Nature and Science
Where the Water Goes: Life and Death Along the Colorado River
by David Owen
Every gallon of water in the Colorado River legally belongs to someone, explains New Yorker staff writer David Owen. This has consequences: though the river is supposed to flow to the Gulf of California, so much is diverted along the way that it simply runs dry near the U.S.-Mexico border. Following the Colorado from source to terminus, Owen explores the river's ecology as well as the complex network of systems that exploit its resources. With its in-depth examination of the links between natural and human-made ecosystems, this book may interest readers who enjoyed Dan Egan's The Death and Life of the Great Lakes.
Miracle Cure: The Creation of Antibiotics and the Birth of Modern Medicine
by William Rosen
How would you cure an infection? Bloodletting? Blistering plasters? Mercury? All of these (and more) were standard practice before antibiotics came on the scene. Beginning with the germ theory of Louis Pasteur and Robert Koch, this eye-opening book traces the scientific breakthroughs that contributed to the development of penicillin -- a game-changer that revolutionized medicine (while generating huge profits for pharmaceutical companies.) Miracle Cure also gives us a glimpse into the future: antibiotic-resistant bacteria and few, if any, treatment options.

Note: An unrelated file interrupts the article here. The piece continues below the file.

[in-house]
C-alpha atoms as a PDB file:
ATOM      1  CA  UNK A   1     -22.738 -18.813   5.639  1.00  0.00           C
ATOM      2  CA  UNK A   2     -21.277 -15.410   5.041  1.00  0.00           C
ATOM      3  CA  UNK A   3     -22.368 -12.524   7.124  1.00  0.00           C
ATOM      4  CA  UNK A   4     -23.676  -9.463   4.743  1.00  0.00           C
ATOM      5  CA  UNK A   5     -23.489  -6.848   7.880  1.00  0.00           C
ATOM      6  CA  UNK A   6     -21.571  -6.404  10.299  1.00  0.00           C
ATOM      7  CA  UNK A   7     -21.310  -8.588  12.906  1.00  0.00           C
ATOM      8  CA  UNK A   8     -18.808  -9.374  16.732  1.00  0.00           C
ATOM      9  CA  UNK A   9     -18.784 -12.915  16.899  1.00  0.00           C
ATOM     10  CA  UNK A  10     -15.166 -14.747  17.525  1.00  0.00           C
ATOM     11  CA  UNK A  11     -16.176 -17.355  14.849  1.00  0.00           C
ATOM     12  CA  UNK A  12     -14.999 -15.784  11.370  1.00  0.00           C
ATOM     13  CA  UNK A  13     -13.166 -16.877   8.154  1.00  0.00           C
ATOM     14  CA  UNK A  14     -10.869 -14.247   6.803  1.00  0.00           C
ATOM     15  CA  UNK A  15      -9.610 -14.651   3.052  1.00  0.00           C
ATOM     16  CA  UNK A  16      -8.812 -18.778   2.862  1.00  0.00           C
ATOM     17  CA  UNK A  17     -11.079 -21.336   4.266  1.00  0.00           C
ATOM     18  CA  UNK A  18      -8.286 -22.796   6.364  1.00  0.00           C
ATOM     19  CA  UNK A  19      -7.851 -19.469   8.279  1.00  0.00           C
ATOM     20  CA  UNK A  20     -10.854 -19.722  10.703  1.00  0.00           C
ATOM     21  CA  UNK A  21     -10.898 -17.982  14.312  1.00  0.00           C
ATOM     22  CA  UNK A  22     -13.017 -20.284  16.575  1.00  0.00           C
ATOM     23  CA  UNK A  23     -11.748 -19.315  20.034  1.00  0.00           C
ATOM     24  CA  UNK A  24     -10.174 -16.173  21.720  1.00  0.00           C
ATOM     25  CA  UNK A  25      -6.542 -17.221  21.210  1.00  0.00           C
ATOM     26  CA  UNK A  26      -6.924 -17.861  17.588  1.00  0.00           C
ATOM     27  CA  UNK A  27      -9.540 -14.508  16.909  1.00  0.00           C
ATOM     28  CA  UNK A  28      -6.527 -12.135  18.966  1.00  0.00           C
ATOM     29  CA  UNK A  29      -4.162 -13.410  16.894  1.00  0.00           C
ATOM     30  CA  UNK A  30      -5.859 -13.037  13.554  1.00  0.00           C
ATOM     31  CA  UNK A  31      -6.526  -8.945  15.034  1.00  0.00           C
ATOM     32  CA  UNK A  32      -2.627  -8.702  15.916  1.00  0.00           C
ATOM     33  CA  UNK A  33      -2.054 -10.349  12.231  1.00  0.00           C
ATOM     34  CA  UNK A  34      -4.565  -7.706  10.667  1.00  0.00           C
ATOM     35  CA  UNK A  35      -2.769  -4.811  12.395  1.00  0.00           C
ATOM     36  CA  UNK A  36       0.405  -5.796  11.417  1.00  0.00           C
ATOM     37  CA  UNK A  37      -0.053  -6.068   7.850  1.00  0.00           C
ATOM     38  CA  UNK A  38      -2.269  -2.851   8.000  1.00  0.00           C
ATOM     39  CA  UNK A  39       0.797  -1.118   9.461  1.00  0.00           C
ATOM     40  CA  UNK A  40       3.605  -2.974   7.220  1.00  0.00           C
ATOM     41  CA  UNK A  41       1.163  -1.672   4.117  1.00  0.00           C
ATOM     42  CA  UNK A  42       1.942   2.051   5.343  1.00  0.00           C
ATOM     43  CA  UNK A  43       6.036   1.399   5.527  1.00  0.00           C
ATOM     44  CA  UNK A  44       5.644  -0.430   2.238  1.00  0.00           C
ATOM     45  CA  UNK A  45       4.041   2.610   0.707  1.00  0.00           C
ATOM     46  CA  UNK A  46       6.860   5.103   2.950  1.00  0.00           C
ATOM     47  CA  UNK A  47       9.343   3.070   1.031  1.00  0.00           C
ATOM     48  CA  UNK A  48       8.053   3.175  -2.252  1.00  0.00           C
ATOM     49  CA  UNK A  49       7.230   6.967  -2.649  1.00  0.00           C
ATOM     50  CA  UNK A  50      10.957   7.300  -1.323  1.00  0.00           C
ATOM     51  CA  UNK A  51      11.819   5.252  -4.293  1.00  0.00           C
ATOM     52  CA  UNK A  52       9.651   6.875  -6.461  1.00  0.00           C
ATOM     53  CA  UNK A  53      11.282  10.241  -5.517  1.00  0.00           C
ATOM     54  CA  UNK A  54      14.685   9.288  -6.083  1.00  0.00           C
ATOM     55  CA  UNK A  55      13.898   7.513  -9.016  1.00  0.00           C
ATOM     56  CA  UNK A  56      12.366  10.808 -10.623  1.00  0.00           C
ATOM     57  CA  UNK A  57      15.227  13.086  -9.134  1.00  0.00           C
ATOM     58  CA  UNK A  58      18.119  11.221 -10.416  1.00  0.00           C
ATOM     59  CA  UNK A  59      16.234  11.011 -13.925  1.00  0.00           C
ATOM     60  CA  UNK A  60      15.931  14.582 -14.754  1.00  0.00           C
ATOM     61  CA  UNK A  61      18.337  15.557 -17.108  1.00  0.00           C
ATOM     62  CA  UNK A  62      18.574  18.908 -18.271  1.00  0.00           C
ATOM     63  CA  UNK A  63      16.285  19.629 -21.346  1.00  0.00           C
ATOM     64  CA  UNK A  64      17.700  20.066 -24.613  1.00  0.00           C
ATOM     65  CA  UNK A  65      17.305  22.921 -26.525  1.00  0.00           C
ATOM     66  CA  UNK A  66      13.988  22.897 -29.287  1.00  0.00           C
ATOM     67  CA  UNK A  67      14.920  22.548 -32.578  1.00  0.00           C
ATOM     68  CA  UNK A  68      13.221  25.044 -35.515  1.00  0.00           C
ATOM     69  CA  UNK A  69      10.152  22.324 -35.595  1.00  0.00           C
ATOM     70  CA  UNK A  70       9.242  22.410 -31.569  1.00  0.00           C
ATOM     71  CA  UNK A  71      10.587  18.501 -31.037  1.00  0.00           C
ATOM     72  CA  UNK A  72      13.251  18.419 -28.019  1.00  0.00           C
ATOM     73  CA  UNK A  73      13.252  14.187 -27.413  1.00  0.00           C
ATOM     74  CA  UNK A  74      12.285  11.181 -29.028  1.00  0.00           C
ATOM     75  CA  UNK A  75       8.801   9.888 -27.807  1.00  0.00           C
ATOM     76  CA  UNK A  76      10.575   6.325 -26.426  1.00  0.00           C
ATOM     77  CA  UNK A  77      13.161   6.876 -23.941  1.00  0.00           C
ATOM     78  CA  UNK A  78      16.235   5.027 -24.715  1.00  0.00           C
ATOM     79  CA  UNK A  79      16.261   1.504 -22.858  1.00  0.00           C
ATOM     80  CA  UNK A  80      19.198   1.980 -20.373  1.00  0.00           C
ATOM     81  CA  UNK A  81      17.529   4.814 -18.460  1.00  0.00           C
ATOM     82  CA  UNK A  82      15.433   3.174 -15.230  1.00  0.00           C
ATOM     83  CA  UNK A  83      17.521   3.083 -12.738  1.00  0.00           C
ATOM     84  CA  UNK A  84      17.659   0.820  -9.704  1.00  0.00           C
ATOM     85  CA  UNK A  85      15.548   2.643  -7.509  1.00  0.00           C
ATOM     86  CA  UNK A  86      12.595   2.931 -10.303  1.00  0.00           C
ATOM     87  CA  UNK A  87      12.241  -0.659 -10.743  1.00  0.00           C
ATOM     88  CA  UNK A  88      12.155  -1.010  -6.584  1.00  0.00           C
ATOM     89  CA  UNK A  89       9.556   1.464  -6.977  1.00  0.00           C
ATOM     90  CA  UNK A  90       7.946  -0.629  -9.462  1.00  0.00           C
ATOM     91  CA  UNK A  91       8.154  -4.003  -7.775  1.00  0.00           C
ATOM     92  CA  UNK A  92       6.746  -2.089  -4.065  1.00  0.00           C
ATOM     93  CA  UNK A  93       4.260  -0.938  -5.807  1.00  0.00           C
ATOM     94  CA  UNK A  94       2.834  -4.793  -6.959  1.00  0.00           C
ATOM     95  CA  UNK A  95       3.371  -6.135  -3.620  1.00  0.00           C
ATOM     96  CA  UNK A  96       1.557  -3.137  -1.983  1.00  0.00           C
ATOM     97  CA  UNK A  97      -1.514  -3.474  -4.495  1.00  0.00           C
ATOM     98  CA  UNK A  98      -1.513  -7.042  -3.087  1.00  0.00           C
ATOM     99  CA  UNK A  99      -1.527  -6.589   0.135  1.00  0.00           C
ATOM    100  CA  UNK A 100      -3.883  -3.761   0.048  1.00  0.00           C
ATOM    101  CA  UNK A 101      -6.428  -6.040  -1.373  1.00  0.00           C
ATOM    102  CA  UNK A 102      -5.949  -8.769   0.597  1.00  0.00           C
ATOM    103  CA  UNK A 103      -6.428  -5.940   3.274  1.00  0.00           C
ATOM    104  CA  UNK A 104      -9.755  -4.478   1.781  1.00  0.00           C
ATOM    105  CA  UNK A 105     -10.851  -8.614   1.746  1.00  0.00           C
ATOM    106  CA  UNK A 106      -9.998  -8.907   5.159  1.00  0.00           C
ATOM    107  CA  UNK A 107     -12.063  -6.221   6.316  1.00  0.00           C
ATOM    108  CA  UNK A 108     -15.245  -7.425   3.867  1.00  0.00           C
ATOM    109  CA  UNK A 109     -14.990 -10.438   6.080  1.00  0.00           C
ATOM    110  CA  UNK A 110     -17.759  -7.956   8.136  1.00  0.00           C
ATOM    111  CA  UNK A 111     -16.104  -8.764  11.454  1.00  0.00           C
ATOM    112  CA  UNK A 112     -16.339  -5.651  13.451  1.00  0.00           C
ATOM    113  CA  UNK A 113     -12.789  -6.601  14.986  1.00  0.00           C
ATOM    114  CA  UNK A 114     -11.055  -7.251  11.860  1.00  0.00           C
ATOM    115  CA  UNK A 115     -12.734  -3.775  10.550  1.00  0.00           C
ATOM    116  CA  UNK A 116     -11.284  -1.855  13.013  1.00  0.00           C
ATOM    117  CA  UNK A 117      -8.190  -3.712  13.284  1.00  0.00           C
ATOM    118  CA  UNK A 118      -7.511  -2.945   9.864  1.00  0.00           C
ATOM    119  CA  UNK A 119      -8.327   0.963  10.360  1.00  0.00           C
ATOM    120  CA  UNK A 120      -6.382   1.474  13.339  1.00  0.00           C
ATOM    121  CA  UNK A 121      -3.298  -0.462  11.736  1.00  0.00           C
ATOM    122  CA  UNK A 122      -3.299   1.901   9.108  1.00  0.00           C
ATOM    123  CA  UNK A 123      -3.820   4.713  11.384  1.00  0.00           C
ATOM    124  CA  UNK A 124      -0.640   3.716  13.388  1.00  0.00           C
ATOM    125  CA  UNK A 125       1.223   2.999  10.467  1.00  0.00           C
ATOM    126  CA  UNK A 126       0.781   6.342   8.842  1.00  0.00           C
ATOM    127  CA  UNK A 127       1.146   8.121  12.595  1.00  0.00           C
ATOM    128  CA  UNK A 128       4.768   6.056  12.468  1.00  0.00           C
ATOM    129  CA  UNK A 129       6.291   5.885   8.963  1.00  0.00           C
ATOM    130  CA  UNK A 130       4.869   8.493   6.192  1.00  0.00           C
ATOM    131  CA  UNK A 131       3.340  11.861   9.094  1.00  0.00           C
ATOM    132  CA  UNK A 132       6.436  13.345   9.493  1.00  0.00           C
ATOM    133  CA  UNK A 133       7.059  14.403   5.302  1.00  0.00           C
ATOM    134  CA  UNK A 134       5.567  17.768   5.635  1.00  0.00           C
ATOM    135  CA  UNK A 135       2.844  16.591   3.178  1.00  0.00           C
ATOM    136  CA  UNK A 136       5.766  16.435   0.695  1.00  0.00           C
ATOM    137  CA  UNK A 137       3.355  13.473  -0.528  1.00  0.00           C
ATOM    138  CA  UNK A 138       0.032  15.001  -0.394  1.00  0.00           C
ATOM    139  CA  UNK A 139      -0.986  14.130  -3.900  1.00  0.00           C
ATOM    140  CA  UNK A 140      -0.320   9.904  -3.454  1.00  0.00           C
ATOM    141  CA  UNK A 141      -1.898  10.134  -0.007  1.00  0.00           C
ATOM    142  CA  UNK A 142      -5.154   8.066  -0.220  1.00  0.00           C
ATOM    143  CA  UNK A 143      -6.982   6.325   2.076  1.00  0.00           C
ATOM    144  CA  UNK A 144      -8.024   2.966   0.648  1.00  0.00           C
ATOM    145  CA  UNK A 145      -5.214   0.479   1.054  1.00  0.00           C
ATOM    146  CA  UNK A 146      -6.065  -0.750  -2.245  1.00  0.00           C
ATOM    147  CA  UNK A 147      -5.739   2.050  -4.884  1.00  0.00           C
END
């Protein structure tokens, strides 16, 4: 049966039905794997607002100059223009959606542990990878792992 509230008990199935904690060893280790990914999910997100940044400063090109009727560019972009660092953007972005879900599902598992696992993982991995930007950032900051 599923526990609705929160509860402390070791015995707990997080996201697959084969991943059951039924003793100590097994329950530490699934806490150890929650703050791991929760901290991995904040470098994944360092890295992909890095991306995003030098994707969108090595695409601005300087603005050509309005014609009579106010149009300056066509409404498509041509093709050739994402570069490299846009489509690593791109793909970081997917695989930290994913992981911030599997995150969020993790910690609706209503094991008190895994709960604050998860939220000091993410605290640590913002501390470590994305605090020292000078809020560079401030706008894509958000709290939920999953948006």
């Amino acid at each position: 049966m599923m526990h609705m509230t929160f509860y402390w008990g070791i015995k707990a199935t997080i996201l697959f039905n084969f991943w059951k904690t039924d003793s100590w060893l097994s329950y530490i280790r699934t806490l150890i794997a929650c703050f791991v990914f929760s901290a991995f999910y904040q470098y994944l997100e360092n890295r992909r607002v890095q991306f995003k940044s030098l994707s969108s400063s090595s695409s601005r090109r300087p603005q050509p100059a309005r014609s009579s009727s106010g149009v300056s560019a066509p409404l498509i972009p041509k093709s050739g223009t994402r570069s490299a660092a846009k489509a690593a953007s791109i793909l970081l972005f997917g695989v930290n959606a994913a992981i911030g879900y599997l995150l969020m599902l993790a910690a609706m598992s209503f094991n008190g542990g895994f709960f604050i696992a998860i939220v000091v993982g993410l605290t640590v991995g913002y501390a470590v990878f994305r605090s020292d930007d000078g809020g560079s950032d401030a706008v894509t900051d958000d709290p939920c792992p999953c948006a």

Behave: The Biology of Humans at Our Best and Worst
by Robert M. Sapolsky
As both a neurobiologist and a primatologist, author Robert Sapolsky can confidently state that human behavior is...complicated. To understand why we do what we do, he asserts, one must take an interdisciplinary approach. In Behave, Sapolsky explores the best and worst of human behavior by taking a single (re)action and examining what's going on in the brain and body in the seconds, minutes, hours, days, and even years before it occurs. It's an unusual but fascinating approach that will make you reconsider your own behavior.
Astrophysics for People in a Hurry
by Neil deGrasse Tyson
"America's most approachable astrophysicist" (Kirkus Reviews) offers readers a concise and conversational introduction to cosmology. In 12 engaging chapters, Neil deGrasse Tyson explains, in straightforward and mostly jargon-free prose, the composition of the universe and the laws that govern it. Covering topics ranging from the Big Bang to general relativity to dark matter, he also describes what we don't yet know about the universe. While some science background is always useful when confronting astrophysics, it's not essential to enjoy this book.
Darwin's First Theory: Exploring Darwin's Quest to Find a Theory of the Earth
by Rob Wesson
Although today Charles Darwin's name is synonymous with evolution, his first love -- and career -- was geology. In fact, his official role aboard the HMS Beagle was as a geologist. In this richly detailed blend of biography, science writing, and travelogue, geologist Rob Wesson traces Darwin’s footsteps through South America and the British isles, revealing how his fieldwork led to his theory of "uplift," which laid the groundwork for plate tectonics.